Water Front Online Profile

Profile: Fflur Dafydd
26th February 2007

Fflur Dafydd, lecturer of Creative Writing in Swansea's English department, has an awful lot of strings to her bow. With a repertoire including short fiction, journalism, lecturing, singing, songwriting, screenwriting, poetry, novels, plays and short films, it's difficult to see how she fits it all in. She admits she's not one of those writers who has a strict routine. "I wish I did!" she quips. "I wish I could just wake up at seven and finish at three and be done for the day.

Whenever I have a gap, an opportunity to write, I just have to seize it." In fact, Fflur appears to think that having a varied and involved working life is beneficial to writers. "It was worse when I had nothing to do. I had weeks and weeks of space and I just couldn't arrange my writing."

It's evident from Fflur's work that this experimentation within writing in various fields has a positive effect on her writing skills, as well as keeping her motivated. Her time with bands Y Panics and Y Barf have affected her short fiction. "It's very similar, putting together a collection of short stories to a collection of songs, the way you organise them."

Her work on classic Welsh soap Pobol Y Cwm has also been a learning curve. "You're given the storylines, you have to create around a set story. It's great because it teaches me a lot about the process of editing, of being succinct and using basic, realistic dialogue. It's a good discipline to learn in relation to writing something like a novel." On the experience of writing a novel she admits that it takes "a lot of determination and discipline". A novelist has to "live with an idea for months".

Dafydd's novels Lliwiau Liw Nos and Atyniad are part of a vibrant Welsh language literary scene. Fflur considers her Camarthen upbringing to be "all important" to her writing. "I think the Welsh cultural identity is integral to all my ideas." She's a predominantly Welsh language writer, but much of her work has been translated into English and even into Norwegian, German and Italian because of her involvement in writing on the continent, most notably the Scritture Giovani collection of European writing in 2005. "I hope that some of the Welsh identity carries over to other languages. I like the idea of taking the Welsh language elsewhere."

Fflur believes writing in Welsh is "personally more exciting" with "so much more to be done." She sees Welsh as a language that's still evolving. "Writing in Welsh is like stepping out into untouched snow, almost - there are no footprints. It's more difficult to find new ground in English, because there's so much that's gone before. It's difficult to find a distinctive voice. Welsh gives you the freedom to try something different."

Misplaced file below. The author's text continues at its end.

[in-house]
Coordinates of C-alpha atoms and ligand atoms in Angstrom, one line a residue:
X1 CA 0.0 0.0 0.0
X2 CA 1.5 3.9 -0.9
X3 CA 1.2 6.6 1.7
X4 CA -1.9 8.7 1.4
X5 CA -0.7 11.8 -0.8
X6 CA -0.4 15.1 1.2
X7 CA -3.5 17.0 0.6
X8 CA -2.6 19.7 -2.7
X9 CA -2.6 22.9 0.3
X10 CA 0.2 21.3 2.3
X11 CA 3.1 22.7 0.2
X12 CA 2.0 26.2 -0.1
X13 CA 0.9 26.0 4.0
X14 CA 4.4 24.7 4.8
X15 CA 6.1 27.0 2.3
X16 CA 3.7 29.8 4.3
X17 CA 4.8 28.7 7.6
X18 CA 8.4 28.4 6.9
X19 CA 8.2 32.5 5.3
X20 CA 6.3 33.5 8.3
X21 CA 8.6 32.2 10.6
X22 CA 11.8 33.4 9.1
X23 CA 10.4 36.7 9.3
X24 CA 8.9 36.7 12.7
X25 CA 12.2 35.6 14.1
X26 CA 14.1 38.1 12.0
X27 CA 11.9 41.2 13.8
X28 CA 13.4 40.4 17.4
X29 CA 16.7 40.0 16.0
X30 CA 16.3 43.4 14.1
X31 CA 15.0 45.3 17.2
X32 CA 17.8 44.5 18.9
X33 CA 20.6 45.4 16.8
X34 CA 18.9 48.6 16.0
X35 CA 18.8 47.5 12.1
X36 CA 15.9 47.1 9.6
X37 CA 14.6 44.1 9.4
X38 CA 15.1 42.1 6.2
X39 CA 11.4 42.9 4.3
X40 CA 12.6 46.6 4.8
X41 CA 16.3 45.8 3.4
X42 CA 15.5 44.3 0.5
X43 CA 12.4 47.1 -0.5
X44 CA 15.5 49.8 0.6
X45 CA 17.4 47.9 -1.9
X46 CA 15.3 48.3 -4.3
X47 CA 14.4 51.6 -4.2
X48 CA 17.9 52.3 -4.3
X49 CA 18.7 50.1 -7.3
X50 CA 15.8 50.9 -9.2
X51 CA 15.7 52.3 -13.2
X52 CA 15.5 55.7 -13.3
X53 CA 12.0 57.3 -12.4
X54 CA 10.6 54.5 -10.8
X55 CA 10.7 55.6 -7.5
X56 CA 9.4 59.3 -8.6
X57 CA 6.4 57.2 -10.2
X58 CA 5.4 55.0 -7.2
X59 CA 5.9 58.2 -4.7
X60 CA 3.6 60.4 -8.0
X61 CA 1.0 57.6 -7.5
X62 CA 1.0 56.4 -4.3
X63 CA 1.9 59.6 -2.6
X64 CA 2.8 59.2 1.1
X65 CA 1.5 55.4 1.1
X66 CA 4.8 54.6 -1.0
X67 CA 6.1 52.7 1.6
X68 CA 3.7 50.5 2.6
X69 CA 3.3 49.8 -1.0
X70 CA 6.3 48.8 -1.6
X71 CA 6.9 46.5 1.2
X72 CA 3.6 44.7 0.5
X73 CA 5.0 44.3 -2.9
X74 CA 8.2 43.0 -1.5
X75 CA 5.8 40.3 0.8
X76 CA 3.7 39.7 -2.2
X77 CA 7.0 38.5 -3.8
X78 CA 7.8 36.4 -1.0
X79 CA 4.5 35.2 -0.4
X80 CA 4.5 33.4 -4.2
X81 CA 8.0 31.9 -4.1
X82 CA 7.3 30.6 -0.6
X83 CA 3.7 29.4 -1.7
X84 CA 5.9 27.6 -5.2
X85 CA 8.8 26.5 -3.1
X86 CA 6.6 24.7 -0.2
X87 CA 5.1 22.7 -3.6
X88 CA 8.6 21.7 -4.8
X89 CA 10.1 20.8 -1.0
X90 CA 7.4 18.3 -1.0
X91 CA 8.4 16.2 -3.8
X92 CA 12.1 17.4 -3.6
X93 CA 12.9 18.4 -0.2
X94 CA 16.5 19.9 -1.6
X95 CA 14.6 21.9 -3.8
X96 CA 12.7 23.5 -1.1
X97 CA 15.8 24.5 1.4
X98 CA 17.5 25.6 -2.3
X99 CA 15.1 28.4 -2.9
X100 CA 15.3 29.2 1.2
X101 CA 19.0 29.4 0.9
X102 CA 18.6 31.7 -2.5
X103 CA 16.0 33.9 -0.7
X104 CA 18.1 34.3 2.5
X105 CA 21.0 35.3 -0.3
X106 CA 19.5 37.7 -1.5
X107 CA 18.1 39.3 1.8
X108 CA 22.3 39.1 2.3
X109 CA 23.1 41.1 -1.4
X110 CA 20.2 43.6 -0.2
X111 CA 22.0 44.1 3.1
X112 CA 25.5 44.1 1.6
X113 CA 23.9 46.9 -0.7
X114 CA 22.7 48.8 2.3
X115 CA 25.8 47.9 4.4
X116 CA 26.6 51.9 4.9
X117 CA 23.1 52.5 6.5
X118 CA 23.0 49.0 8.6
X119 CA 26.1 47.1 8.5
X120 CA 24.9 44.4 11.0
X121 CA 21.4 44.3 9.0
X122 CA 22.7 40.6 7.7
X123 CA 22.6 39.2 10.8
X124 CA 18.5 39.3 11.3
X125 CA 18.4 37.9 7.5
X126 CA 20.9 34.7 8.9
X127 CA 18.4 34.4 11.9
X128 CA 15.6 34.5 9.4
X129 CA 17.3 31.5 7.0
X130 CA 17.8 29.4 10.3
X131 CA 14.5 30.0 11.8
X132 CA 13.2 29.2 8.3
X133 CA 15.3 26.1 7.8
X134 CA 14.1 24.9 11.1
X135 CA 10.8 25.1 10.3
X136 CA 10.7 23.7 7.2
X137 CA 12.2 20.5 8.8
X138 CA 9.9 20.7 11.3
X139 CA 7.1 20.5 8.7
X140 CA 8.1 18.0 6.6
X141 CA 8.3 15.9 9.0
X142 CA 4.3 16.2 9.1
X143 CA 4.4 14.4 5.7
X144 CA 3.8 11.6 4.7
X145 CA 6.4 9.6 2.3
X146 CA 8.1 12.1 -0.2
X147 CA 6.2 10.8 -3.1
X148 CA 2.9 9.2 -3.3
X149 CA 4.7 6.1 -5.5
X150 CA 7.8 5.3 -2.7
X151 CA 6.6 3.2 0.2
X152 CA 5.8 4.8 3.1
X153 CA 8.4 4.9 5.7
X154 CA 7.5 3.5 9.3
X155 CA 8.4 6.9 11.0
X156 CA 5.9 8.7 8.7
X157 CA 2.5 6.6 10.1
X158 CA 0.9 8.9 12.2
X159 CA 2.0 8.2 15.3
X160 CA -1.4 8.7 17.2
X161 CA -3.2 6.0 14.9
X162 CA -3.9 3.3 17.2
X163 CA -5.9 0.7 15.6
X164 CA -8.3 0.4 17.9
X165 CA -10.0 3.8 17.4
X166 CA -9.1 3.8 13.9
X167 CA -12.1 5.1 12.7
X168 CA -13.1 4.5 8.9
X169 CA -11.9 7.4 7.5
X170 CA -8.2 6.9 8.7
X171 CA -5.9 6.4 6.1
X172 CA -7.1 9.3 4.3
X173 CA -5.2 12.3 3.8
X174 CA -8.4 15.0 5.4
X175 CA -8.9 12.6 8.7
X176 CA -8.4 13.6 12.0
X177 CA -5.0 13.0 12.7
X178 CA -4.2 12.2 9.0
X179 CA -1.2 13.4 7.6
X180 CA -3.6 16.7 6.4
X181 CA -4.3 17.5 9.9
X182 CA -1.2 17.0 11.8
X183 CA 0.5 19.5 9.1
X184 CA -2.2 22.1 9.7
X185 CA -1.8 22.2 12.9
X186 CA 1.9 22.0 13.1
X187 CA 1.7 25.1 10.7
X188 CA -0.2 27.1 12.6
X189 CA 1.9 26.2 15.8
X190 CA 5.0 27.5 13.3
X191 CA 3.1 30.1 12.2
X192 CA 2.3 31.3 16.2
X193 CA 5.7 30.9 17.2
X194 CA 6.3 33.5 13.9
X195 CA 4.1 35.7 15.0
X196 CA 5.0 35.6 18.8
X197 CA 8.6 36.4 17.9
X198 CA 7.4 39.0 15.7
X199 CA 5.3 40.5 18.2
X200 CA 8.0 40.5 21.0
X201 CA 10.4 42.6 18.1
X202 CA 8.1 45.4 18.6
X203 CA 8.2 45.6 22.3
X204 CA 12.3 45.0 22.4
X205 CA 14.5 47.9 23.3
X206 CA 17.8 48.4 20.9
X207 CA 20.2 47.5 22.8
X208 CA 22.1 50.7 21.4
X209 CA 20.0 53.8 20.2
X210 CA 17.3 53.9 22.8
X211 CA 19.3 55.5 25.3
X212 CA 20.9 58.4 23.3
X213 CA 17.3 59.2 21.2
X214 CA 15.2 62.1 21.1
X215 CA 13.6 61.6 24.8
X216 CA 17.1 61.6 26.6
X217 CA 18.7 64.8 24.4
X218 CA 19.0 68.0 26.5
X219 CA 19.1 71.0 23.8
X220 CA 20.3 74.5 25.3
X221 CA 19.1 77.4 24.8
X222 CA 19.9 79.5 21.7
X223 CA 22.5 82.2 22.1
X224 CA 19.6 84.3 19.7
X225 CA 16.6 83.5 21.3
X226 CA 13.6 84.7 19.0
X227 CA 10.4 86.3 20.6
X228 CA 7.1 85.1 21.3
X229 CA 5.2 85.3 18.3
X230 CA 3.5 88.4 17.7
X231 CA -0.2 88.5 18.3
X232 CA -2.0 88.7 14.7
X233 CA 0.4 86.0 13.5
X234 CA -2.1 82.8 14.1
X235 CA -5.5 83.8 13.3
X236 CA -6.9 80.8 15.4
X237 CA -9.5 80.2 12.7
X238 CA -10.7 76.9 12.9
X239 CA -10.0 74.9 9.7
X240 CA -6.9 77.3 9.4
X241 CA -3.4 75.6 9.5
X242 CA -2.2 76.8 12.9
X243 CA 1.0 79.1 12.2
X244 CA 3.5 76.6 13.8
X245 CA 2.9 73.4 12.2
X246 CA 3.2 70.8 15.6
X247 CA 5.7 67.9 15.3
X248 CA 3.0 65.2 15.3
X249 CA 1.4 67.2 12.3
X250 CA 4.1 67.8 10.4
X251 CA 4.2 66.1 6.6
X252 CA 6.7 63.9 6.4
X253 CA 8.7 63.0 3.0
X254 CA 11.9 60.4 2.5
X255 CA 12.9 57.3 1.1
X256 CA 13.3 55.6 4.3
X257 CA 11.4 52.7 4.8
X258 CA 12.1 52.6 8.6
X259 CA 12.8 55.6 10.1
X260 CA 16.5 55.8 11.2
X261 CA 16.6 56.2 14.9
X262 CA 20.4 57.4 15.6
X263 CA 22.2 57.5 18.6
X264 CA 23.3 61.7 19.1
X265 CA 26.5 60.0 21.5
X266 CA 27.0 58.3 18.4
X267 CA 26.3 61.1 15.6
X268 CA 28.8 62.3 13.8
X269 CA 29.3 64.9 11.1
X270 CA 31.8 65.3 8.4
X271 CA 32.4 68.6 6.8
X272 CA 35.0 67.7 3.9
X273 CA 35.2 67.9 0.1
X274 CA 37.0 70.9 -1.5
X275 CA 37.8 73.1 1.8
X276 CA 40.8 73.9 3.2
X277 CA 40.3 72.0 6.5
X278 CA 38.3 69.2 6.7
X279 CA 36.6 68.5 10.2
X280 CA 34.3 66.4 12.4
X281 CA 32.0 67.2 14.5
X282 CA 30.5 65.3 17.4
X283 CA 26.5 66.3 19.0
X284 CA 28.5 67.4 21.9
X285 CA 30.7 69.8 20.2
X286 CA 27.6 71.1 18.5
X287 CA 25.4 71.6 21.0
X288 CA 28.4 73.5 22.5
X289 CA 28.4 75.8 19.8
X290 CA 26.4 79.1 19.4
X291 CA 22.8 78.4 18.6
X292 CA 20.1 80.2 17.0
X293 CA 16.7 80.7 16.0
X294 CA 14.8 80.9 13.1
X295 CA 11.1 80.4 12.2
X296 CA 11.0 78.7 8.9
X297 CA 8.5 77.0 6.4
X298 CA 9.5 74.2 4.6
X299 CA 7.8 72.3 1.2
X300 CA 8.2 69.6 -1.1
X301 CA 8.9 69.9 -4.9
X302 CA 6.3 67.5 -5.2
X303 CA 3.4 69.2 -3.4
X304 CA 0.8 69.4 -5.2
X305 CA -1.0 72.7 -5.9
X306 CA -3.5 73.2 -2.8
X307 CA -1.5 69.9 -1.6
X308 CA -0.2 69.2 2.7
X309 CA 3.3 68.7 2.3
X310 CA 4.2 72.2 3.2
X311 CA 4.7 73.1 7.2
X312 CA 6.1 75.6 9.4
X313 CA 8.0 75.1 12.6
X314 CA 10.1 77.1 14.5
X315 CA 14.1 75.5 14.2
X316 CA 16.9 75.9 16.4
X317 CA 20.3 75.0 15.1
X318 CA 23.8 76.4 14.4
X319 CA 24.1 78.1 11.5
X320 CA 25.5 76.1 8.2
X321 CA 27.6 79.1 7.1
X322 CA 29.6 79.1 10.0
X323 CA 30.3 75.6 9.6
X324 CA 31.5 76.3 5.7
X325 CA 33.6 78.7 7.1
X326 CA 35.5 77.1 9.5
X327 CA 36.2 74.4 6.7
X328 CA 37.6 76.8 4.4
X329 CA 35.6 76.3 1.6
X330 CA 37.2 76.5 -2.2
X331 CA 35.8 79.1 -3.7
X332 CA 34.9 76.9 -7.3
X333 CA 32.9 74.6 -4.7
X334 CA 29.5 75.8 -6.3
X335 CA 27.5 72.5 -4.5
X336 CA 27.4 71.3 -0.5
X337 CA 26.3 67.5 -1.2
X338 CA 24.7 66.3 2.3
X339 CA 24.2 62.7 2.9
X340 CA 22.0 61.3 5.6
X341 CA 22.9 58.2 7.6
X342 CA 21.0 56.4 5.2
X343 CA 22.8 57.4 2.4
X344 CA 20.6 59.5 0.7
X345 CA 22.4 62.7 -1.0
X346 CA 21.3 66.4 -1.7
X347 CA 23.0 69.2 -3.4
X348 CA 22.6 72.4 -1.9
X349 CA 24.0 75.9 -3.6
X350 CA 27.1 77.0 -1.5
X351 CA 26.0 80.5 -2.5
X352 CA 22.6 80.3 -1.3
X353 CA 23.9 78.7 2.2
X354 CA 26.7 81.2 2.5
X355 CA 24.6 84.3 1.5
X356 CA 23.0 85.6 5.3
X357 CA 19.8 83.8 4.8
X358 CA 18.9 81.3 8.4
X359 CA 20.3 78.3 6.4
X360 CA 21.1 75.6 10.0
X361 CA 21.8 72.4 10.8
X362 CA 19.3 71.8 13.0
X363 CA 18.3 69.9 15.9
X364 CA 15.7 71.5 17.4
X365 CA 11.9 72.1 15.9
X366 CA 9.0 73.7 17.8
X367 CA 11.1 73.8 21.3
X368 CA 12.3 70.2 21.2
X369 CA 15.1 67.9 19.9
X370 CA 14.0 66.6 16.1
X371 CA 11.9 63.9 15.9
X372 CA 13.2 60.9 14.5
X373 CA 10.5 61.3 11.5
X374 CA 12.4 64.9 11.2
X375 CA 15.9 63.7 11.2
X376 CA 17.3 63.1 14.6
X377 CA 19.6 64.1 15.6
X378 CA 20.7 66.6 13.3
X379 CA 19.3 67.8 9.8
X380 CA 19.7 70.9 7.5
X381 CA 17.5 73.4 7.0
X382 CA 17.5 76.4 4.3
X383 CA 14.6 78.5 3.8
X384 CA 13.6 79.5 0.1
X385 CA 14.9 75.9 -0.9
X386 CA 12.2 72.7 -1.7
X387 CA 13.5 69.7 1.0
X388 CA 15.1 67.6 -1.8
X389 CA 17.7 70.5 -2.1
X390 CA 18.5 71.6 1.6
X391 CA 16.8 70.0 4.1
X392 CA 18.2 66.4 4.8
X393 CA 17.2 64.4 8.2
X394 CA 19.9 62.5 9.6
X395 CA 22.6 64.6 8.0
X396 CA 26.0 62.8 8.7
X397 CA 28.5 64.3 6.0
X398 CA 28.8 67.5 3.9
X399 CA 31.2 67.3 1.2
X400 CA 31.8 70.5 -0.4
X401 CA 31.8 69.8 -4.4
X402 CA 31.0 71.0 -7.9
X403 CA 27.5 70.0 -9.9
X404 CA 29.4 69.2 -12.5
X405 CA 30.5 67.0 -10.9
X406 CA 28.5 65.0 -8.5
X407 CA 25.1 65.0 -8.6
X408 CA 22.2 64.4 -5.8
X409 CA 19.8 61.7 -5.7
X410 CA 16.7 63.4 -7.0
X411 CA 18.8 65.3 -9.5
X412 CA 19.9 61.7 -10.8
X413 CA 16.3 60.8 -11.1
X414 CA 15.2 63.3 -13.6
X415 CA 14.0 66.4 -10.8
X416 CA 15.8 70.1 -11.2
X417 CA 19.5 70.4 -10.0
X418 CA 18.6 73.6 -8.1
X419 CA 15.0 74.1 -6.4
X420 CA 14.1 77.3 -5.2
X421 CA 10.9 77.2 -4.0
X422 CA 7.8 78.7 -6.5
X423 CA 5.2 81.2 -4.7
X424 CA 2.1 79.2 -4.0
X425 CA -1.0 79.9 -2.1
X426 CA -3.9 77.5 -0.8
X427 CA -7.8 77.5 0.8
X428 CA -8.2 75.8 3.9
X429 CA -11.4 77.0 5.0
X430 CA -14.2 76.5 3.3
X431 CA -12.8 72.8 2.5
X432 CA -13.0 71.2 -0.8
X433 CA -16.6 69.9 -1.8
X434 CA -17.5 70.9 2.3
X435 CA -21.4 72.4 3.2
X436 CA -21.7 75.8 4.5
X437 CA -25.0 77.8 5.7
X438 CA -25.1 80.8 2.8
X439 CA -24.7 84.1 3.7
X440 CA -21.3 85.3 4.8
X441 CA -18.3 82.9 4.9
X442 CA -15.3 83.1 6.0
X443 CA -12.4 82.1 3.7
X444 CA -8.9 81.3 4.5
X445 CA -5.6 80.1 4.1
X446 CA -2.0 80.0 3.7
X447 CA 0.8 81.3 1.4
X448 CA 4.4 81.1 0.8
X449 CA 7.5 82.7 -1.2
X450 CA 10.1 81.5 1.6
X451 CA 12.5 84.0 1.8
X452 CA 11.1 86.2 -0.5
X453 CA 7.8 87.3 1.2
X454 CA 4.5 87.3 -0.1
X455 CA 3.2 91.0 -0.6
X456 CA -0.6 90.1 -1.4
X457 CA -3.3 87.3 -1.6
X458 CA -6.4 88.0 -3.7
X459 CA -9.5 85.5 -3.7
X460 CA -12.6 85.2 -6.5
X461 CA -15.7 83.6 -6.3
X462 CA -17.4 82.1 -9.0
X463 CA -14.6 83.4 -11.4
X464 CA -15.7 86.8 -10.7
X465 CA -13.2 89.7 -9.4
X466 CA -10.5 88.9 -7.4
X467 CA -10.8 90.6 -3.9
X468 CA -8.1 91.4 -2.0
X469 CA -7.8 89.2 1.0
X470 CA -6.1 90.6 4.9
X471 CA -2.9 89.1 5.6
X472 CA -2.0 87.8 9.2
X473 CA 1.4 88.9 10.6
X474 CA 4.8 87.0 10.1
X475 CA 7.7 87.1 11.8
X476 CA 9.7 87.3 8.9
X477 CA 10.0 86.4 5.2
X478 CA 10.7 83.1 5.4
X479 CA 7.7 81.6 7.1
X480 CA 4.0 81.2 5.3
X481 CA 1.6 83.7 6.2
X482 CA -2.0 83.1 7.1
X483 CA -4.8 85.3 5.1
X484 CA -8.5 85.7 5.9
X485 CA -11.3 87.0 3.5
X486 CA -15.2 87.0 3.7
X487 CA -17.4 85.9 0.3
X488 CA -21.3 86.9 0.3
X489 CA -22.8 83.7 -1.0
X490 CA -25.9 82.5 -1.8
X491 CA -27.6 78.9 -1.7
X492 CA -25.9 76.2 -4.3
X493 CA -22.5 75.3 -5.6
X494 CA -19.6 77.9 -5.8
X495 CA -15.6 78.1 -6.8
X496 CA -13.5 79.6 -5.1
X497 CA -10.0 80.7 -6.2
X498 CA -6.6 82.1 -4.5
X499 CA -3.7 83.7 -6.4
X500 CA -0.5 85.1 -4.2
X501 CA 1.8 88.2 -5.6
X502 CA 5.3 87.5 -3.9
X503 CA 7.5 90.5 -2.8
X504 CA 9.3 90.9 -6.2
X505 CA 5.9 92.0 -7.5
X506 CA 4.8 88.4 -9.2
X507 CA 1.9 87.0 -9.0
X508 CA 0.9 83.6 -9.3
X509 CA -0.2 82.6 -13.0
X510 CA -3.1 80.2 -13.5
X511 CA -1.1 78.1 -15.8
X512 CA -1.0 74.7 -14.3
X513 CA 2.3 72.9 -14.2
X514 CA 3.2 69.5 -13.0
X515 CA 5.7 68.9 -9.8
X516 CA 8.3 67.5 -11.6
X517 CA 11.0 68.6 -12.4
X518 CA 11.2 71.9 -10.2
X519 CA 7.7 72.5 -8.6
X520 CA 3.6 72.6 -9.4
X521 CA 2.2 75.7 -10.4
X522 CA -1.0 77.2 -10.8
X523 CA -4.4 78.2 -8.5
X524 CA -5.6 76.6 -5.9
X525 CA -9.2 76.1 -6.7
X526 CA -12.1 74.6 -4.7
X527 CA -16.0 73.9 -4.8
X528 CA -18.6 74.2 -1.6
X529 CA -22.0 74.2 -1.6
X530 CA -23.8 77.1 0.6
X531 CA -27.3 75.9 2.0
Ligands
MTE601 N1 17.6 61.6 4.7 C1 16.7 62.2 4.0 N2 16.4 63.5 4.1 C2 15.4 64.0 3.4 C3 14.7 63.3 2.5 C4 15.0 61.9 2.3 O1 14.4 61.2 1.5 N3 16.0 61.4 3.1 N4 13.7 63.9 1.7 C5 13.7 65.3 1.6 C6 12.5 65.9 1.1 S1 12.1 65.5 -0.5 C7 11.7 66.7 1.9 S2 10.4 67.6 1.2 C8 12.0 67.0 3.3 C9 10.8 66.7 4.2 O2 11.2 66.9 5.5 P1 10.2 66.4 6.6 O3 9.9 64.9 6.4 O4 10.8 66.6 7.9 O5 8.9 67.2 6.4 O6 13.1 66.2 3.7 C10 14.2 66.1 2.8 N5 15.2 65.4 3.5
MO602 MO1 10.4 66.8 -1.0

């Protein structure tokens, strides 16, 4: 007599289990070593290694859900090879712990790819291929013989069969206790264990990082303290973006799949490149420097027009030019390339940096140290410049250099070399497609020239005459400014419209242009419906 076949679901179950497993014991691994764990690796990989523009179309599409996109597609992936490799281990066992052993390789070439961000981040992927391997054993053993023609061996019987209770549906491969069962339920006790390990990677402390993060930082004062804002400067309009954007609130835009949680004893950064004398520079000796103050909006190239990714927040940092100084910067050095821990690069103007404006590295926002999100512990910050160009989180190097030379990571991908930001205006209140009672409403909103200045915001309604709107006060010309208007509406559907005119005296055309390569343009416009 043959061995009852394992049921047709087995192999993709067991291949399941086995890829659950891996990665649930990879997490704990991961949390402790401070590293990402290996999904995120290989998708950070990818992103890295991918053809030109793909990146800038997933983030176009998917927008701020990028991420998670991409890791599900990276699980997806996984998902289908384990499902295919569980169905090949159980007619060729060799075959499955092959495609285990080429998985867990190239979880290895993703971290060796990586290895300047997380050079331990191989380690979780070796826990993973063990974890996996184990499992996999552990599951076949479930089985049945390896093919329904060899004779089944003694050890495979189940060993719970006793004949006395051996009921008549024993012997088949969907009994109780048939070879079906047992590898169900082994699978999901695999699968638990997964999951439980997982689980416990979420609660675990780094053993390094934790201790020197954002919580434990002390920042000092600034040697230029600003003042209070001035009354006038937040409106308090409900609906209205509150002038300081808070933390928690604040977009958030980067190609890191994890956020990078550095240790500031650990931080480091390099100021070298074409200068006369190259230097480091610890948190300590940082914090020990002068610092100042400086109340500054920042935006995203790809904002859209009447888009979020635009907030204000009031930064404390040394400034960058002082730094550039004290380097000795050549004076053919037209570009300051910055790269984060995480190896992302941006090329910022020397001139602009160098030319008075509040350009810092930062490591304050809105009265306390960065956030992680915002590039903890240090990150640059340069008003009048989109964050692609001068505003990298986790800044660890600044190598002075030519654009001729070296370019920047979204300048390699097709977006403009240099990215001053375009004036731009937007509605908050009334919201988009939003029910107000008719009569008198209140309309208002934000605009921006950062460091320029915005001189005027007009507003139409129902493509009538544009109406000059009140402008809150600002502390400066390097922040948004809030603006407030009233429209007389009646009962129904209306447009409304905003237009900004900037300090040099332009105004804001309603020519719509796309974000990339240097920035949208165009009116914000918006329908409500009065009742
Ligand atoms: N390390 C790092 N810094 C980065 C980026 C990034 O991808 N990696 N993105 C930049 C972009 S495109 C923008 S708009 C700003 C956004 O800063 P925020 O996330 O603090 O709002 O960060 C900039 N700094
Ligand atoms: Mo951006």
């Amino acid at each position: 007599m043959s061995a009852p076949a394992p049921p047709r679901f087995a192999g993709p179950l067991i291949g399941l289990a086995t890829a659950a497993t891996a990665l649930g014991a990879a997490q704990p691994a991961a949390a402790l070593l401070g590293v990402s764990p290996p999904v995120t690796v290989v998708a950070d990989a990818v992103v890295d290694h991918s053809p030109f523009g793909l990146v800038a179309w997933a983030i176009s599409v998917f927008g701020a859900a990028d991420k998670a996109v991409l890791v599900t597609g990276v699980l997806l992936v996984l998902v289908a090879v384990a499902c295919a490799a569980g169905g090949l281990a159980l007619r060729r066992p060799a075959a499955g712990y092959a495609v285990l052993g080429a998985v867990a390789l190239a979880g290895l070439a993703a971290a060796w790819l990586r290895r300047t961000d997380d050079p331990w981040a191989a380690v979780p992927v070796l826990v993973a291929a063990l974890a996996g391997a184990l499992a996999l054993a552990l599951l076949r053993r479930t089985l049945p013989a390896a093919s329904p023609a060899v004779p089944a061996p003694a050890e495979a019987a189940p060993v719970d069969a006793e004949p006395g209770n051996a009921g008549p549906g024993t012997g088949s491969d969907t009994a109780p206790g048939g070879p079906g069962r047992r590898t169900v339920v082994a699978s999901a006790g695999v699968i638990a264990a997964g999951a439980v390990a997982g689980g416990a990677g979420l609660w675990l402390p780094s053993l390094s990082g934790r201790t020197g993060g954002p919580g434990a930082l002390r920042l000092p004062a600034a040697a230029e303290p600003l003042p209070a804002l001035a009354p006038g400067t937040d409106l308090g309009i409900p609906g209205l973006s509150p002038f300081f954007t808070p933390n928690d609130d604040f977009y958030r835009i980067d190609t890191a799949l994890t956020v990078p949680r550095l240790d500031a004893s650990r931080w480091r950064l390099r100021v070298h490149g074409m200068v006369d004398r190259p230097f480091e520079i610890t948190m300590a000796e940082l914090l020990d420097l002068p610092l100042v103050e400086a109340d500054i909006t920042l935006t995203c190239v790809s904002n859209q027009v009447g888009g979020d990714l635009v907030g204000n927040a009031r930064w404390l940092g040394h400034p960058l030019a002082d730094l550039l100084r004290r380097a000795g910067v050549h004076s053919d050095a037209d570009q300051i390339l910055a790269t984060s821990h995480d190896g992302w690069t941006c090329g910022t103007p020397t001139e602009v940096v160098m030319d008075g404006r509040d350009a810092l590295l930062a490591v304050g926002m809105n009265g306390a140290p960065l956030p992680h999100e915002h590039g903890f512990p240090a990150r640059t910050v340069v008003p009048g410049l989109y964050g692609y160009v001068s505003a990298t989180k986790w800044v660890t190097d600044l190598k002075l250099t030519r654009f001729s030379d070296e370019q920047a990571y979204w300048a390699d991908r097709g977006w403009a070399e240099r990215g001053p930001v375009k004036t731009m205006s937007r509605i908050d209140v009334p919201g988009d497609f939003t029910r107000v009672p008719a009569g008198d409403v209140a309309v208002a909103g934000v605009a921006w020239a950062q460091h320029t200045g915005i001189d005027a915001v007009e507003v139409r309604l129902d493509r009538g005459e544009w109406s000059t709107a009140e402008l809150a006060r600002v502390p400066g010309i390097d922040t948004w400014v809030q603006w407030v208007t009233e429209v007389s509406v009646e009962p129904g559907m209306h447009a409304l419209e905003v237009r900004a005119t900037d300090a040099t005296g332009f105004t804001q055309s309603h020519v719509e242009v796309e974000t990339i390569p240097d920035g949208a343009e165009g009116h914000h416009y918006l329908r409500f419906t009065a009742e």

However, Fflur's passion for literature is evident. Her influences include the Welsh-Jewish writer Bernice Reubens, fellow Swansea lecturer and author Stevie Davies, Booker Prize winner Kazuo Ishiguro and the welsh Poet R.S.Thomas who Fflur wrote her PHD thesis on. Fflur sees a language based degree as a good grounding for a writer. "A literature degree shows you so much about how to approach literature. It gives a writer a richness of reference and knowledge of how literature has developed." However, Fflur isn't fatalistic about writers without this level of formal education.

"I mean, there are people in my MA class who don't have a literary background, we've got chefs and engineers and things and they all bring their own experiences to their writing." Dafydd's work as a lecturer introduces her students to the vocation of writing and her own entry into the literary sphere has a similar ethos to the rest of her career. Her first piece was a short film called Bathtime produced by the Welsh College of Music and Drama. She later got published in various Welsh language journals and wrote for S4C.

Her first novel was published in 2005. Her prolific writing has seemed to lead Fflur to her preferred form, prose, but she's not about to rest on her laurels yet. "I'm working on an English translation of my novel Atyniad, due out in 2008, a collection of Welsh language stories that should be out this August, I've got another novel in the pipeline and I'm finishing publishing parts of my thesis on R. S. Thomas.'" Surely that's enough for one woman to deal with? Perhaps not.

Dafydd is heading to Helsinki for a residency and is attending some festivals in Croatia. She feels that residencies abroad "open up your mind, you get an insight into the way people are living, it fuels experience."

And Fflur's plan for the future are indicative of her appetite for writing, "I just intend to carry on getting published."

Fflur Dafydd's novel 'Atyniad' is available now from Y Lolfa, £6.95. Fflur's music is available for download on her Myspace page.

Holly Thomas